The difficulty of moving the needle on patient safety

Adverse events — when bad things happen to patients because of what we as medical professionals do — are a leading cause of suffering and death in the U.S. and globally.  Indeed, as I have written before, patient safety is a major issue in American health care, and one that has gotten far too little attention. Tens of thousands of Americans die needlessly because of preventable infections, medication errors, surgical mishaps, and so forth.

As I wrote previously, according to Office of Inspector General (OIG), when an older American walks into a hospital, he or she has about a 1 in 4 chance of suffering some sort of injury during their stay.  Many of these are debilitating, life-threatening, or even fatal.  Things are not much better for younger Americans.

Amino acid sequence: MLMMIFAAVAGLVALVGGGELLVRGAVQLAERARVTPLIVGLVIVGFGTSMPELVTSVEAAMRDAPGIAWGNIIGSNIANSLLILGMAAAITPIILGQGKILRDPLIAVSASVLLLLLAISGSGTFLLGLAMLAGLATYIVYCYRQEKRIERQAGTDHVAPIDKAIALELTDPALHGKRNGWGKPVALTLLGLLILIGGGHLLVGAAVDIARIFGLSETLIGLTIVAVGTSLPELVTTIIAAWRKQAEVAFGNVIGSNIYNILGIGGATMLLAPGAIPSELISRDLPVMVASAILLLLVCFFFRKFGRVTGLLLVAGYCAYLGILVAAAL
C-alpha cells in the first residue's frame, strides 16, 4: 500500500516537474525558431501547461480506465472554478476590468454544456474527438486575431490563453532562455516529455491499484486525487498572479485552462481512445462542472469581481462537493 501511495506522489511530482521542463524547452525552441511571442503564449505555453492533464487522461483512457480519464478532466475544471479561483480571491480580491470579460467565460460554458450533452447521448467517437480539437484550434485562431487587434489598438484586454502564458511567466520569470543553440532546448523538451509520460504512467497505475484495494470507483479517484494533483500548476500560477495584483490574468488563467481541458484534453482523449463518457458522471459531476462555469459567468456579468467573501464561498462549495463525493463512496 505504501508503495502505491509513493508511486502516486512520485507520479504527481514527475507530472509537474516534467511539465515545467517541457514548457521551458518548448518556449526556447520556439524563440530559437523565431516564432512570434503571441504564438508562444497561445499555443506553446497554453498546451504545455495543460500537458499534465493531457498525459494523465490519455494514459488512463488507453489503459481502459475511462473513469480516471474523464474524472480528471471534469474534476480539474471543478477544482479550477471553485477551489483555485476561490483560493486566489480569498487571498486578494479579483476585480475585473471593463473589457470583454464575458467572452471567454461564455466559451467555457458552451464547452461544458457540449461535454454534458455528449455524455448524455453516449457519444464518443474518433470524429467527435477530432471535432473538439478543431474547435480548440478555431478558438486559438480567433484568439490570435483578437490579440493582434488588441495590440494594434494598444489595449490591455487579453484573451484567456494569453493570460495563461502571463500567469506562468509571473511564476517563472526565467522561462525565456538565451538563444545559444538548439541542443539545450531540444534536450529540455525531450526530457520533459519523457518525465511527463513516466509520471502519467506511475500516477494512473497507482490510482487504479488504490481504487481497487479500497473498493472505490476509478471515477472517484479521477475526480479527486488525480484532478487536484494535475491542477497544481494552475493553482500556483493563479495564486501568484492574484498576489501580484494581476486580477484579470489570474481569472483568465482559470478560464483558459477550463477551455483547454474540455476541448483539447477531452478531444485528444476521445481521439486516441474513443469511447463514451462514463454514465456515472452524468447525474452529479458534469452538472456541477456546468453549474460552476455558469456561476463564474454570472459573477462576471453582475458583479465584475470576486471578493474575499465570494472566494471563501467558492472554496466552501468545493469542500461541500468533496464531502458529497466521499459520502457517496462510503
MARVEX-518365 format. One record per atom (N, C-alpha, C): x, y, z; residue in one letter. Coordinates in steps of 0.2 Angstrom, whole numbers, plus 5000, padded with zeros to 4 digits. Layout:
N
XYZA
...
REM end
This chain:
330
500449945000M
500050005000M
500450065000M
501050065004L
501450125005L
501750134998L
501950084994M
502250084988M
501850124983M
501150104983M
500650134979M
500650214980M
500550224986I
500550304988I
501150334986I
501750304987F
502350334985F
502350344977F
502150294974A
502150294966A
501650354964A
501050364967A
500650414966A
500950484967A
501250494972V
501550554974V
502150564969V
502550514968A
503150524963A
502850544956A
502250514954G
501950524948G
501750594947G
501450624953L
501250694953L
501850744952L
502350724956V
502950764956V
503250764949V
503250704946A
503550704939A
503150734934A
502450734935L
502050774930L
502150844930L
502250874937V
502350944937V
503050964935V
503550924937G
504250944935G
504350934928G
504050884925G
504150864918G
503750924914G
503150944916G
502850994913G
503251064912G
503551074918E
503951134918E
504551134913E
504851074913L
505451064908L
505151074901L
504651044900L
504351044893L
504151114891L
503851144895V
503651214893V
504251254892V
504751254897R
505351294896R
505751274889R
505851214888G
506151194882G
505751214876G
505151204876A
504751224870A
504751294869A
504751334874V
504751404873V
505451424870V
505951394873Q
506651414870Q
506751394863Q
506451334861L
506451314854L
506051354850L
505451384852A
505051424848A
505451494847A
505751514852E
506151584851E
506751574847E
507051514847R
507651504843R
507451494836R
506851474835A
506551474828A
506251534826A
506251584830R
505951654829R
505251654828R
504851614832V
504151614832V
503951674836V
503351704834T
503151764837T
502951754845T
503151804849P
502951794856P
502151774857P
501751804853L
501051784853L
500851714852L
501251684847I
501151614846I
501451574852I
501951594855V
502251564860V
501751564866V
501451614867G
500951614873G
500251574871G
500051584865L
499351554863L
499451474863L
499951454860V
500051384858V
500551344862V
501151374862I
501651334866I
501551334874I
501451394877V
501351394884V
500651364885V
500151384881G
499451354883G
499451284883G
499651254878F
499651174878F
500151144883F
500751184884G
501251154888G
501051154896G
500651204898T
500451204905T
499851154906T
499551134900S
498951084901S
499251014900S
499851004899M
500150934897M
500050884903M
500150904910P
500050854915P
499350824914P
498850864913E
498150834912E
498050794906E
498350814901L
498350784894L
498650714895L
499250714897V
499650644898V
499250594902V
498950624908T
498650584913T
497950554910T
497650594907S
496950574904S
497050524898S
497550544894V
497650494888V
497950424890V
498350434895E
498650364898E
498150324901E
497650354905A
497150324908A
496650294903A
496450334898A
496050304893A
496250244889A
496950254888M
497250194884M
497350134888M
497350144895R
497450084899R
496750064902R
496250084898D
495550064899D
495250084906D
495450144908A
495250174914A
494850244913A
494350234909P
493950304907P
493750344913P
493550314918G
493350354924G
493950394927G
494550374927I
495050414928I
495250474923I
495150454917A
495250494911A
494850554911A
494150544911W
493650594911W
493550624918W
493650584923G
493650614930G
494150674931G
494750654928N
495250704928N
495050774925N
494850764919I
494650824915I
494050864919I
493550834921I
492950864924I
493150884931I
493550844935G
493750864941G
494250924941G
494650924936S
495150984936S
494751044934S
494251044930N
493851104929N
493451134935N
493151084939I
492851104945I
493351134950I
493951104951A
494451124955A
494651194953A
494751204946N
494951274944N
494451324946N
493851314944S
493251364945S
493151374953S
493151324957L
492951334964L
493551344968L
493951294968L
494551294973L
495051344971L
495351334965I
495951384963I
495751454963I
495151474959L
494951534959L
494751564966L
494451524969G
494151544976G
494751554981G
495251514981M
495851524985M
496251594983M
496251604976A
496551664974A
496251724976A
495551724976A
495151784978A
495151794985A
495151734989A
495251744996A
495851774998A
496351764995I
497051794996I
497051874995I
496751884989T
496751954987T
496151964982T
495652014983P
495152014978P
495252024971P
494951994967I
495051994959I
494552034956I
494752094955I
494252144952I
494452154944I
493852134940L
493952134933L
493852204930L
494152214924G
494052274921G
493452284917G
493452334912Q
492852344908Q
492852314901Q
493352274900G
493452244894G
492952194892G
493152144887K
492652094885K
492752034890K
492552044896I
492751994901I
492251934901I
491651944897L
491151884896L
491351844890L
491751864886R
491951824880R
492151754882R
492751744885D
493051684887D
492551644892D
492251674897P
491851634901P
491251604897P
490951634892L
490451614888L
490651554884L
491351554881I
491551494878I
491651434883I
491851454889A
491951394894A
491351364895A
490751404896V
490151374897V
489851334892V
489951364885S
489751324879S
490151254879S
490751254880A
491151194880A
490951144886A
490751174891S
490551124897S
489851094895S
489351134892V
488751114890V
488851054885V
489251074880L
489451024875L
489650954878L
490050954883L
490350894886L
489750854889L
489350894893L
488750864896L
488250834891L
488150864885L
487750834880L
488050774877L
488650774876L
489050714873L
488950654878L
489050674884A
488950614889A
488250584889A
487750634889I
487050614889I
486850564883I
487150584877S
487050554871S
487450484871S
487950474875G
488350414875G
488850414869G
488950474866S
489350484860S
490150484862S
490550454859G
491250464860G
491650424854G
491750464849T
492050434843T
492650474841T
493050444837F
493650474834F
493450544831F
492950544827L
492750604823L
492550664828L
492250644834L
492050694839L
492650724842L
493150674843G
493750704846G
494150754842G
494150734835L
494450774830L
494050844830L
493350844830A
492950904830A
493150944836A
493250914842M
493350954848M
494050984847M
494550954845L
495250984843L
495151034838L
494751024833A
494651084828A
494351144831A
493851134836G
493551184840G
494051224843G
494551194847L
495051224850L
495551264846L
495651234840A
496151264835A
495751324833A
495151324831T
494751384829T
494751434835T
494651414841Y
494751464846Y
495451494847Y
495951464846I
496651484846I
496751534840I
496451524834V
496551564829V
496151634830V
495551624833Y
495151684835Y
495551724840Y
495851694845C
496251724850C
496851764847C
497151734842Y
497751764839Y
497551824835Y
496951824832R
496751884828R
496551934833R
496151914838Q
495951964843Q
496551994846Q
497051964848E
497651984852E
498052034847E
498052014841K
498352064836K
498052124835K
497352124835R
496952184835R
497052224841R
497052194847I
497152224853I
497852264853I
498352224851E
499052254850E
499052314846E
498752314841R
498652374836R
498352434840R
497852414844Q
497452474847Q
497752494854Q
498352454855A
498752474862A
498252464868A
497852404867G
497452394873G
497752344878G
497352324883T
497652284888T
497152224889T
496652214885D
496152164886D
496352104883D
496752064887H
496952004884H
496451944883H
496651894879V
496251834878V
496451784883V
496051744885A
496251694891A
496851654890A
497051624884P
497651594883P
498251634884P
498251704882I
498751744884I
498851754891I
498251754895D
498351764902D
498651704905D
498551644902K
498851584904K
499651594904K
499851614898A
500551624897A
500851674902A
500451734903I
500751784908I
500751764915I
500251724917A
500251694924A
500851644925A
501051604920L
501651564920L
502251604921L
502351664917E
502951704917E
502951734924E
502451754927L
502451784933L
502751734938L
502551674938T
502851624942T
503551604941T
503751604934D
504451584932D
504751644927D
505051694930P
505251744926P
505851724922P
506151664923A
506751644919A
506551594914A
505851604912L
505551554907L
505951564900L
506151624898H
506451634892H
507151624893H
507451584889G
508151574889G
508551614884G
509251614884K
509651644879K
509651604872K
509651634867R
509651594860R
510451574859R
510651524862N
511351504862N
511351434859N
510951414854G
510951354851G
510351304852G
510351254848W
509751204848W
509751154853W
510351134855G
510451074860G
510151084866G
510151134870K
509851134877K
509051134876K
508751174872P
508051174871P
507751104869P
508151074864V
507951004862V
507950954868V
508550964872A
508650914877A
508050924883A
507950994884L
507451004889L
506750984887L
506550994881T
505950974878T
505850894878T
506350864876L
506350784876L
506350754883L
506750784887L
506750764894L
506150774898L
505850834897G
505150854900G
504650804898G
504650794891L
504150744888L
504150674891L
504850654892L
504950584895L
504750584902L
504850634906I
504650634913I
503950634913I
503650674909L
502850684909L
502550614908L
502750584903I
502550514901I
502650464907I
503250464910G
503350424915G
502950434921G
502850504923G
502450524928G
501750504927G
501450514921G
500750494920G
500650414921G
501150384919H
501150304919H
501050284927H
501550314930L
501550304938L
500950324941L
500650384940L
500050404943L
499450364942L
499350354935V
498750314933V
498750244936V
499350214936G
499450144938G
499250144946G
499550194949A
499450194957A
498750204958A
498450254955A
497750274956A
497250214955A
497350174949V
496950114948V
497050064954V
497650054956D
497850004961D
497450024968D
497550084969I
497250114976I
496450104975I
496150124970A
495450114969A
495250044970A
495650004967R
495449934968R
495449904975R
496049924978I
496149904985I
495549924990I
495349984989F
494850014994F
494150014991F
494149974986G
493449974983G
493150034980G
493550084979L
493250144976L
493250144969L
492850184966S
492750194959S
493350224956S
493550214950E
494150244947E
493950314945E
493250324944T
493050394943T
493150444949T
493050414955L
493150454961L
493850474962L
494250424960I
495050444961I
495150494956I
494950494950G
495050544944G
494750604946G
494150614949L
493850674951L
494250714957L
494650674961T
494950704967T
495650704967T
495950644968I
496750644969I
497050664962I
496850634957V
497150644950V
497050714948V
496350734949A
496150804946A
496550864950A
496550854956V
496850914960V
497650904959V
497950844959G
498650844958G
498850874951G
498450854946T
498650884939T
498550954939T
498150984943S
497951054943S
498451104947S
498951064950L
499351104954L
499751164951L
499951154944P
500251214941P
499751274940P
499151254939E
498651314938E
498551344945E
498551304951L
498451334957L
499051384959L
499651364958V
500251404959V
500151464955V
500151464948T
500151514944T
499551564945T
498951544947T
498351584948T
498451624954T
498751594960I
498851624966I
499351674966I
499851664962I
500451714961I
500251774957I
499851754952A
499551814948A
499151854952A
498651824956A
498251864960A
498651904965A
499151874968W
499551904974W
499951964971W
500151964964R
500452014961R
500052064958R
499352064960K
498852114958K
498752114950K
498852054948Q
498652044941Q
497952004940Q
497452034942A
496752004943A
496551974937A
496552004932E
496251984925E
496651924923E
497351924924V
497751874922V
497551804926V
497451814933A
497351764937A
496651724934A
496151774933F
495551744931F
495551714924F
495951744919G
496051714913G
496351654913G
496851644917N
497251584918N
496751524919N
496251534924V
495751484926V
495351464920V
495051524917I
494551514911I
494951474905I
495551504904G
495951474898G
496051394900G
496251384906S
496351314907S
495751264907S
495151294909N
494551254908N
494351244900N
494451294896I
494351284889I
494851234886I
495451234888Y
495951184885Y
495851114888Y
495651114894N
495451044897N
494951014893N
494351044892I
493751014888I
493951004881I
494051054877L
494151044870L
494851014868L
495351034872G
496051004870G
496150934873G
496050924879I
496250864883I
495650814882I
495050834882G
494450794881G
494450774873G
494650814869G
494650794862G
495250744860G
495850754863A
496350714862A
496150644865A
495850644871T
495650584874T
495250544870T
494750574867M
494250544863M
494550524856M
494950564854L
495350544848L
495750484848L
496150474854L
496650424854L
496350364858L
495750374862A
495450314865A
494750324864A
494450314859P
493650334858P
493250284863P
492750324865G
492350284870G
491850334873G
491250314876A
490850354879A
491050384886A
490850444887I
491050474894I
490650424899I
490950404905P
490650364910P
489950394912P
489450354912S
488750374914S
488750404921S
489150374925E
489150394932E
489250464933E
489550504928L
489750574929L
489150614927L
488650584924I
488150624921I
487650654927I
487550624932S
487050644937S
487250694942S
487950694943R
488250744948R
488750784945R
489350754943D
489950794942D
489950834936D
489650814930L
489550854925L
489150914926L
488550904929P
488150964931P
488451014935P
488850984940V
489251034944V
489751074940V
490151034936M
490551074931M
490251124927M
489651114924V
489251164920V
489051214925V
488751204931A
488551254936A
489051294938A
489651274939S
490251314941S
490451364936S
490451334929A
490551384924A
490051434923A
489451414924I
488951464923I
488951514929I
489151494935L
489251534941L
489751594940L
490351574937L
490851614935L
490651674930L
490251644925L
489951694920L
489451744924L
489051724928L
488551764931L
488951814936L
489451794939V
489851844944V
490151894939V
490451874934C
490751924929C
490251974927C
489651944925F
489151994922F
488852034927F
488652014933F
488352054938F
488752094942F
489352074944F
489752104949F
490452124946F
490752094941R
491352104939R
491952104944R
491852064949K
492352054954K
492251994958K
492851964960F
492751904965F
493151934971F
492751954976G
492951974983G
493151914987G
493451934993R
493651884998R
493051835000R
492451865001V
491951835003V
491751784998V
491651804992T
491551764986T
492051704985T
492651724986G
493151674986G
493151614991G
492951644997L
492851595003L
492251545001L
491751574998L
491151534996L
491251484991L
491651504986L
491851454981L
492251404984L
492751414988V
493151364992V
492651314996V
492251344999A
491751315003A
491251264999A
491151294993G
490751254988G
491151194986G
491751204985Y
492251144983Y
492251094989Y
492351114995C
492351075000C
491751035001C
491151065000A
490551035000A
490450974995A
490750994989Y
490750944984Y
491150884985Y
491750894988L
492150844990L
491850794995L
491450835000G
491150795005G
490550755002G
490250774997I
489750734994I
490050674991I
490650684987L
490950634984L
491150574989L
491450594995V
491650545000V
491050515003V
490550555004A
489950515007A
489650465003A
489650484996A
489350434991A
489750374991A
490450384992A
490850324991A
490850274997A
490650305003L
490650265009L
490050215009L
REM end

Given the magnitude of the problem, many of us have decried the surprising lack of attention and focus on this issue from policymakers.  Well, things are changing; and while some of that change is good, some of it worries me.  Congress, as part of the Affordable Care Act, required Centers for Medicare and Medicaid Services (CMS) to penalize hospitals that had high rates of “HACs” — hospital acquired conditions.  CMS has done the best it can, putting together a combination of infections (as identified through clinical surveillance and reported to the CDC) and other complications (as identified through the patient safety indicators, or PSIs).  PSIs are useful: They use algorithms to identify complications coded in the billing data that hospitals send to CMS.